Muse Tour Profile

Apr 27, 2010 4:30 PM, By Carolyn Maniaci



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From left: Ted Bible (P.A. tech), Richard Gibson (monitor/RF tech), Paddy Hocken (system engineer), Nigel Pepper (P.A. tech), Marc Carolan (FOH engineer, seated) and Oliver Gross (P.A. tech)

From left: Ted Bible (P.A. tech), Richard Gibson (monitor/RF tech), Paddy Hocken (system engineer), Nigel Pepper (P.A. tech), Marc Carolan (FOH engineer, seated) and Oliver Gross (P.A. tech)

Muse’s music is at once distortion-laden and crystal-clear—they get a big, big sound for a three-piece. (They do tour with the addition of keyboardist Morgan Nichols to fill things out.) When Mix stopped by the tour at Chicago’s United Center, we asked Carolan how he achieves good separation as the band uses distortion on guitar, bass and vocals. Carolan answers: “Using very different mics on each thing supports the character of the individual instruments, making it all gel while defining everything.”

On bass, Wolstenholme plays through two rigs. His “clean” rig is set up with a Beyerdynamic M88 and a DI on the back of the head. For the distorted rig, Carolan places a Shure SM7 about six inches from the cone because the mic handles the grunt of the distortion, even with heavy gain.

Drum miking is in a standard configuration, though Carolan uses a Neumann KM105 for snare bottom. He says it was a happy accident when he discovered that the KM105, although mainly a vocal mic, gives the snare a nice balance between low rattle and high-end ping, and the shape of the mic makes for easy positioning.

Frontman Bellamy designs his own guitars, which are custom-built by Hugh Manson. These masterpieces have lots of built-in effects, which he uses liberally to create the band’s signature sound. And it’s all coming out of one Mills Acoustics cabinet, and Carolan uses a Royer R-122L paired with an sE Electronics Reflexion filter.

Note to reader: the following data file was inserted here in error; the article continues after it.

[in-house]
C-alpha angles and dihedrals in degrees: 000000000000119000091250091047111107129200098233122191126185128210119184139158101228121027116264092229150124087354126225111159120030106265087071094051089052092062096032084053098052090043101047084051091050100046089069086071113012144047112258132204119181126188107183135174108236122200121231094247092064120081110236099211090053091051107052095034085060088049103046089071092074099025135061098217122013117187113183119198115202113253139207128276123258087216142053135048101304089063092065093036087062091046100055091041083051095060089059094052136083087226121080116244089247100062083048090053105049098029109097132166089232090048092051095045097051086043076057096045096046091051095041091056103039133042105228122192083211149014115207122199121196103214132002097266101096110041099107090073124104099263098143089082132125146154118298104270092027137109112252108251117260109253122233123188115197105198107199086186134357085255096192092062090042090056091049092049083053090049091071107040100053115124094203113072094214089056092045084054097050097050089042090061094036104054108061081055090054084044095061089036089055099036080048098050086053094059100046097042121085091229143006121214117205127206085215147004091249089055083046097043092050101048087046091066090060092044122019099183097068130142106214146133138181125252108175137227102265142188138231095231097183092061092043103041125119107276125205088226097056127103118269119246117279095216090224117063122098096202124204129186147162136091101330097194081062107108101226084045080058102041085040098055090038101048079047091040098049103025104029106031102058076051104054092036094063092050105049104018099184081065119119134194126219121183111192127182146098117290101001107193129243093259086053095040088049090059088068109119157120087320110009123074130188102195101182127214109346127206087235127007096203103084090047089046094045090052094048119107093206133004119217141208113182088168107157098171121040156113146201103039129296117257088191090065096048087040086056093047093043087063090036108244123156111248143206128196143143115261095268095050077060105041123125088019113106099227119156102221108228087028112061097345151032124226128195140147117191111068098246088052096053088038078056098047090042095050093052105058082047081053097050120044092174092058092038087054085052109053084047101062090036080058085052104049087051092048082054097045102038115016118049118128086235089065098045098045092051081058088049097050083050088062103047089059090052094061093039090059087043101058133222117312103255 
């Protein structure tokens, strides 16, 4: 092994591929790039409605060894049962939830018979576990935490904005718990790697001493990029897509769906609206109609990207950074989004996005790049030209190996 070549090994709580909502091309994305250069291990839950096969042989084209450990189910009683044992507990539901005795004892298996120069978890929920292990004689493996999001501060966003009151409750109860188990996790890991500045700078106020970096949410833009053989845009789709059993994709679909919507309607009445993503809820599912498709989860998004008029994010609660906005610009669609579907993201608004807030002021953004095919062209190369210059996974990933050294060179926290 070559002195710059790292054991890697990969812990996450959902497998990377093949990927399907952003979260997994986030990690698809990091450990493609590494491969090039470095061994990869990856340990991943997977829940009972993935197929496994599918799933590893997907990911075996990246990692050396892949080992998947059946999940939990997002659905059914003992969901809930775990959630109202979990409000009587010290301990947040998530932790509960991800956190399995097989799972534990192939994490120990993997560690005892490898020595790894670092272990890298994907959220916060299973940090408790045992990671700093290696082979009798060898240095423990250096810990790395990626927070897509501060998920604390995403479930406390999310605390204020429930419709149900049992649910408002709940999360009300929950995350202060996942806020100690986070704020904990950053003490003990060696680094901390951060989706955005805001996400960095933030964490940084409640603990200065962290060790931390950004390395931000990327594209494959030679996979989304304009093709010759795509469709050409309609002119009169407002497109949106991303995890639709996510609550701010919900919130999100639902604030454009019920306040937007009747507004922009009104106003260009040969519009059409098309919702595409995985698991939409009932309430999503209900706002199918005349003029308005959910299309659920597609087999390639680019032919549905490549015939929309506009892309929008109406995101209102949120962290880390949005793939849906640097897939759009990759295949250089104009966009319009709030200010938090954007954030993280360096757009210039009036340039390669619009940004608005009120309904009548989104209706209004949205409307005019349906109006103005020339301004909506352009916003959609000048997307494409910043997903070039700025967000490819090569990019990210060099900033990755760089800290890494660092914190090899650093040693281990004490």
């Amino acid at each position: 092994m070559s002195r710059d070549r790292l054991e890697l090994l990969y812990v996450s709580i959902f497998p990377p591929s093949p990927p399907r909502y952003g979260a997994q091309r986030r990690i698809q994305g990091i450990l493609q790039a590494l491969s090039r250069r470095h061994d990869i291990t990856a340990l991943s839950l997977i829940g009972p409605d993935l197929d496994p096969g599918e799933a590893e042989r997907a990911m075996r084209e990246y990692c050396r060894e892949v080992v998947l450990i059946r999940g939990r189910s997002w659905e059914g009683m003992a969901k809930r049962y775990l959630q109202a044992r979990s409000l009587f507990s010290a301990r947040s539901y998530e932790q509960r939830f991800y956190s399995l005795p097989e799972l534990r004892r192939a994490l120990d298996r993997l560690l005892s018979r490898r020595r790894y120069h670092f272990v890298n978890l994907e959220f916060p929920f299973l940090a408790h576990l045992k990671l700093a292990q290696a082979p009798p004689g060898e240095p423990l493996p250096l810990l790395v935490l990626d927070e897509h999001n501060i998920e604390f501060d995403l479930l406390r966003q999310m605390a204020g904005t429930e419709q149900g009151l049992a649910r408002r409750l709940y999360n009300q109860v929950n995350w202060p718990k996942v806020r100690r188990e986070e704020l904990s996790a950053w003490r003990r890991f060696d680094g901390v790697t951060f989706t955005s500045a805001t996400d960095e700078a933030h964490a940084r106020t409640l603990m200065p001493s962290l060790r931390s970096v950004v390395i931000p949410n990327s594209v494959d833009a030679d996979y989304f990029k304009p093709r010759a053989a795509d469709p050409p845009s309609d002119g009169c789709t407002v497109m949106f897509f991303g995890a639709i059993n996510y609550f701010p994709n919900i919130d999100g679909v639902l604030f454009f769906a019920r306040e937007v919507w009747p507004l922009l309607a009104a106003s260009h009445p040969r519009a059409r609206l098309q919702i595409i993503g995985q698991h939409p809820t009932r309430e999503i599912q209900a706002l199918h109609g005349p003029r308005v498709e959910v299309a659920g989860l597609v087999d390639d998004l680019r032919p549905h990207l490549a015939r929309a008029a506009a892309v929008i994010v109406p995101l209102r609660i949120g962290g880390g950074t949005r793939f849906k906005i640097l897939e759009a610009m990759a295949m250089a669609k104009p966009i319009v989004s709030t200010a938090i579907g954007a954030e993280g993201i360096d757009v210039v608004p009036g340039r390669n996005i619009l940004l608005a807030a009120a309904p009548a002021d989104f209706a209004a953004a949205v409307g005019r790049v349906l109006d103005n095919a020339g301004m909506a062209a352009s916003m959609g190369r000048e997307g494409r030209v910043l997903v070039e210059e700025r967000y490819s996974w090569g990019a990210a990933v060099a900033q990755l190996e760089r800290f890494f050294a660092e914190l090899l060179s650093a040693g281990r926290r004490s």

As for his mixing, Carolan keeps things simple. On guitar, he keeps the channels mostly flat and applies only a small amount of compression. To ensure good separation, he keeps levels balanced and uses subtle panning to unlock instruments from the center image. In some instances, he pushes the level of a part just above the listener’s comfort level to make it pop out and give dimension to the mix. Within any Muse song, there are several parts and movements with different feels, so he does make heavy use of automation to make it possible to keep the mix dynamic.

As the stage doesn’t have wings, monitor engineer Adam Taylor is situated in a bunker below the stationary riser at stage left. He keeps visual contact with the band via a video monitor; he can also see them through a grille in front of his desk, unless they’re standing directly above him. Taylor keeps their mixes straightforward, working on a Midas H3000 desk paired with a Digidesign Profile, which handles automation and supplies standard delay and reverb onboard.

All musicians use Sennheiser G3 in-ears. Taylor employs a Hanning frequency analyzer to monitor radio bandwidth. Bellamy uses a Dickinson guitar amp (loaded with d&b M12 drivers) for feedback during a couple songs, but Taylor mostly keeps it muted. For bass, a J-SUB hangs inside the lift directly below Wolstenholme’s riser so that he’s standing on top of it and two with custom chrome grilles point straight at him for when he is at stage height. Howard has two L-Acoustics dV-SUBs for low end that he’s been using for years, and these are placed on the back of the drum riser. 

Carolyn Maniaci is a Chicago-based freelance writer.

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